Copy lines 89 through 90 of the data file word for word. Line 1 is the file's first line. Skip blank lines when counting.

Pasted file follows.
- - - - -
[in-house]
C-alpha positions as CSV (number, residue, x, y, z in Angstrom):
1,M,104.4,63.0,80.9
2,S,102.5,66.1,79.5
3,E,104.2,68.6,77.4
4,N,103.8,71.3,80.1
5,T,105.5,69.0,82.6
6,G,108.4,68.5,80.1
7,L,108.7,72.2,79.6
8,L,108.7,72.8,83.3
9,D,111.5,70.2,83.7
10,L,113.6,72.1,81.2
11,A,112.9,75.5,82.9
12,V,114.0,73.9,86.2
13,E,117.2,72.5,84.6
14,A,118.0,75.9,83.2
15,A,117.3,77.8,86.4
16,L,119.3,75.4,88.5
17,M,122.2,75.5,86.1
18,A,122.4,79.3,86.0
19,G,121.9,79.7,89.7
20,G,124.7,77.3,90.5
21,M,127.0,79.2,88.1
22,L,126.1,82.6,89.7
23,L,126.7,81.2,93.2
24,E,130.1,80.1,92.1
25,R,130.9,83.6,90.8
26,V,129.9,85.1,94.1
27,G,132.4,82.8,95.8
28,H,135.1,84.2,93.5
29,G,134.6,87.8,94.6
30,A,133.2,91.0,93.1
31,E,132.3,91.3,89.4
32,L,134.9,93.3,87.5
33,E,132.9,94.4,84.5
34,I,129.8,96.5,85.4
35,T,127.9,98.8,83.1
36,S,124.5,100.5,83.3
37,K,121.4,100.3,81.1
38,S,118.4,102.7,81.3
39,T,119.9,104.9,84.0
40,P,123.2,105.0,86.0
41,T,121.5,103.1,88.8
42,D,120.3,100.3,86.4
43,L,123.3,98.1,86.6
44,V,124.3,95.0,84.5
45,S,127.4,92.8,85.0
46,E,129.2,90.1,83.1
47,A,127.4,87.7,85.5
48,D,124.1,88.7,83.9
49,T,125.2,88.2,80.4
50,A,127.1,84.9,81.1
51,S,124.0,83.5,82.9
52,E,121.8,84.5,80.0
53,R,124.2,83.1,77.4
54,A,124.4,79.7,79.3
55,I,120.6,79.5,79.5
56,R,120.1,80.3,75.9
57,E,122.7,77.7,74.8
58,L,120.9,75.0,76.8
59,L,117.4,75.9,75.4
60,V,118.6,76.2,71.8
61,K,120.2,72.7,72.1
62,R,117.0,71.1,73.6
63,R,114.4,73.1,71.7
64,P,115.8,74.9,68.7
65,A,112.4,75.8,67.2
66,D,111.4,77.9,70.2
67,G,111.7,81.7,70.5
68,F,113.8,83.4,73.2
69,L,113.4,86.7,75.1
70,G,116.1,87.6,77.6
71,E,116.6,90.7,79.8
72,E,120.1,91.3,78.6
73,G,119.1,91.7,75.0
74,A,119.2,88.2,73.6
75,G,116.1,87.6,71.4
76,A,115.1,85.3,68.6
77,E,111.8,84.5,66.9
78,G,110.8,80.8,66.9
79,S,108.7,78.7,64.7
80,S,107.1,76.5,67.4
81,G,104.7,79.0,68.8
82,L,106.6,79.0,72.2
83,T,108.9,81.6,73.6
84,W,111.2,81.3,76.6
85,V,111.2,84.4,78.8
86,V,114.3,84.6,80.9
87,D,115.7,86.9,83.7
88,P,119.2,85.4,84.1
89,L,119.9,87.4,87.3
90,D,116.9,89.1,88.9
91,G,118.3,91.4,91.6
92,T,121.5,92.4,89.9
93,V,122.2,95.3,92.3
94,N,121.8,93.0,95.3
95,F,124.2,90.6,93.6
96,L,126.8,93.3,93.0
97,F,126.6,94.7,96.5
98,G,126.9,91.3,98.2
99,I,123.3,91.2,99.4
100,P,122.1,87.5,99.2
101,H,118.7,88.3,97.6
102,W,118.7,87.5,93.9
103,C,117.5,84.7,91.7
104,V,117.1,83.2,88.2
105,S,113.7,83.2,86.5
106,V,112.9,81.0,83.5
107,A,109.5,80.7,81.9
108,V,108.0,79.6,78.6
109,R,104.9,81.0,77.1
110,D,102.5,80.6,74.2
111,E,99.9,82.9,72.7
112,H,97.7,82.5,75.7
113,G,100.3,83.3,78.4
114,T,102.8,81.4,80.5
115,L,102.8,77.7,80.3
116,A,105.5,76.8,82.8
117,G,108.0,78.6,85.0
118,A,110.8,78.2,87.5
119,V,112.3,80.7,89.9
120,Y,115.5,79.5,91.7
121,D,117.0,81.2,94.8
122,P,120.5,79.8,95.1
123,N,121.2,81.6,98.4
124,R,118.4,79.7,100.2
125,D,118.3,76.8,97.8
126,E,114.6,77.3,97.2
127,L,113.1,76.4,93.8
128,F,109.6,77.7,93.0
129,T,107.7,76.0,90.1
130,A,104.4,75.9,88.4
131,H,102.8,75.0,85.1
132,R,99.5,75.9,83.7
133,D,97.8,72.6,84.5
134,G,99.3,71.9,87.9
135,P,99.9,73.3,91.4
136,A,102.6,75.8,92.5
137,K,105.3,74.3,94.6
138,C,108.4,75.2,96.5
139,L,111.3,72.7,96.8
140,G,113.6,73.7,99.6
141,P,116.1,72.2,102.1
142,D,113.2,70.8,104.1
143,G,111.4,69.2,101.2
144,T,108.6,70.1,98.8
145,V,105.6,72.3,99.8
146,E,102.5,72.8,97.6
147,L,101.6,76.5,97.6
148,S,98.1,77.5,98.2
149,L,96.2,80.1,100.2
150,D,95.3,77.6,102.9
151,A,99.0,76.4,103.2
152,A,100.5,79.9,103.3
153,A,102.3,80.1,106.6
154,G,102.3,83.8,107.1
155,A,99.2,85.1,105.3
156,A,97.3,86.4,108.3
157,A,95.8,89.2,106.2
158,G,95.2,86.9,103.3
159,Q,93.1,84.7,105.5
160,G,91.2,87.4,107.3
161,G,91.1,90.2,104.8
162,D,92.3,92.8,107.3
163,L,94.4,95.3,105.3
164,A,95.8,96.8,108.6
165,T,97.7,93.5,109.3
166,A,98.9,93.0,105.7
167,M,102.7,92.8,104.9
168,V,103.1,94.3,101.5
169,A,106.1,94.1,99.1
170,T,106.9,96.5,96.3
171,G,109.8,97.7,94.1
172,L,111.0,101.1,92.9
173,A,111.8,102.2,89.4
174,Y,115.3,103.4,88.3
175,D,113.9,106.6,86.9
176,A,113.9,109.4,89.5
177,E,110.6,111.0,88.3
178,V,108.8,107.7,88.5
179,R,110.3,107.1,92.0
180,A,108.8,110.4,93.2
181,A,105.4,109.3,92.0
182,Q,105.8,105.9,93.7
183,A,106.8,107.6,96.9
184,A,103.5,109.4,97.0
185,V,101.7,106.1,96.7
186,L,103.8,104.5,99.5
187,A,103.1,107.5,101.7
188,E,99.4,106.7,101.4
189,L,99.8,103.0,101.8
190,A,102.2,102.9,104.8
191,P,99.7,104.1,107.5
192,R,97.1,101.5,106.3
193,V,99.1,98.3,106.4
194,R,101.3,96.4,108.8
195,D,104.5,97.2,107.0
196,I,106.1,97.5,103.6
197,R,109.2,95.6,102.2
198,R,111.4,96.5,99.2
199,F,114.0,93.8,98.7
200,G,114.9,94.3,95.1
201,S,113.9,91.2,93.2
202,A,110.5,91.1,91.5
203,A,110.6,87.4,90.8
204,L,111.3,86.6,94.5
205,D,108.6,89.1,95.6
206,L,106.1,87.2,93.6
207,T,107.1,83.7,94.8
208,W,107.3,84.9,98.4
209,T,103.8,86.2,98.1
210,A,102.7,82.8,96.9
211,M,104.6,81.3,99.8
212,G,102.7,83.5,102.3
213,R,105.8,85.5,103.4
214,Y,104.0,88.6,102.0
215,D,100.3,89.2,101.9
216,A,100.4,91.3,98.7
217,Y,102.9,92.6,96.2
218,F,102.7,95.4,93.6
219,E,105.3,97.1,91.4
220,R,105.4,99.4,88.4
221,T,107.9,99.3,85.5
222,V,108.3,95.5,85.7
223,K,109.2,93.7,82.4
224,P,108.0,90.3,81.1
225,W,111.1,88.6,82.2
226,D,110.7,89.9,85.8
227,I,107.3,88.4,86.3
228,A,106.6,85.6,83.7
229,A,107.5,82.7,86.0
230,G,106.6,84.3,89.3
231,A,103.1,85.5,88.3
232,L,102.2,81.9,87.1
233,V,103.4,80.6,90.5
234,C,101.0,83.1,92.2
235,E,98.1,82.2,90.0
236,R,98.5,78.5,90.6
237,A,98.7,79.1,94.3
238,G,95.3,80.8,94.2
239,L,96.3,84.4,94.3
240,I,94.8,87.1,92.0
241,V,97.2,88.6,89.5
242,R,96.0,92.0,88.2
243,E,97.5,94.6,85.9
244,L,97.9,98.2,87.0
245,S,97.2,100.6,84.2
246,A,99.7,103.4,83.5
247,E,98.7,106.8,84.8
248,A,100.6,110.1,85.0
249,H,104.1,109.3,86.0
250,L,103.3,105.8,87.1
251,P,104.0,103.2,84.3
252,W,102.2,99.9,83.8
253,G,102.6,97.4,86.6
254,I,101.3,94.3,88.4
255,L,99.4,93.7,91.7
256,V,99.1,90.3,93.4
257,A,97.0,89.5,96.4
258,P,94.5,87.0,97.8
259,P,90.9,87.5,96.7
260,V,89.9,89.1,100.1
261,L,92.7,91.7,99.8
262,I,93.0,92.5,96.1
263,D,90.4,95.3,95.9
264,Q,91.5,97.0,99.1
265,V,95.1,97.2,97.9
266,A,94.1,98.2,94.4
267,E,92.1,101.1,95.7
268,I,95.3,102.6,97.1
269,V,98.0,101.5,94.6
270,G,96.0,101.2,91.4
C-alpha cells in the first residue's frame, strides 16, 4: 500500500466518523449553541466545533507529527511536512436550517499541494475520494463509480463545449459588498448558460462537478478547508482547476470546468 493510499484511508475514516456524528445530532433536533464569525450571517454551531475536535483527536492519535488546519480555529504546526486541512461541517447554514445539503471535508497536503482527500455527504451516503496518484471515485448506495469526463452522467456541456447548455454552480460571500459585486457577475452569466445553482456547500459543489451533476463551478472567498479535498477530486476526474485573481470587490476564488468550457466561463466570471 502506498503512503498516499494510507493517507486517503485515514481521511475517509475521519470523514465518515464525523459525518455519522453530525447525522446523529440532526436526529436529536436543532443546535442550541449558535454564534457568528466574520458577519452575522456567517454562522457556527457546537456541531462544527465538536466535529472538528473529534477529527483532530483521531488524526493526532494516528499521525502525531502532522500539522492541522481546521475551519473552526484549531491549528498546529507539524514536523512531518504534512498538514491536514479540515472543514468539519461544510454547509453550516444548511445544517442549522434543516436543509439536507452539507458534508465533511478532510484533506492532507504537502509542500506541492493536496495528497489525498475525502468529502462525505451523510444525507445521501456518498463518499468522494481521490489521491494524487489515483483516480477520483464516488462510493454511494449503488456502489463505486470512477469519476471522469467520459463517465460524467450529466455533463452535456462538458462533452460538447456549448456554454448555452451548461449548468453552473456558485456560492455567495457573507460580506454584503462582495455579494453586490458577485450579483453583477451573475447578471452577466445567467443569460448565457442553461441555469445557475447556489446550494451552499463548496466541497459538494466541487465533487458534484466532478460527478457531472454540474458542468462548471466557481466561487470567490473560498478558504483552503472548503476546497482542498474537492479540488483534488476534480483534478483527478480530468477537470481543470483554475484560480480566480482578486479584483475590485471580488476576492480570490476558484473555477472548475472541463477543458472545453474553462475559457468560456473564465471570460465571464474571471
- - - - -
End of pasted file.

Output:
87,D,115.7,86.9,83.7
88,P,119.2,85.4,84.1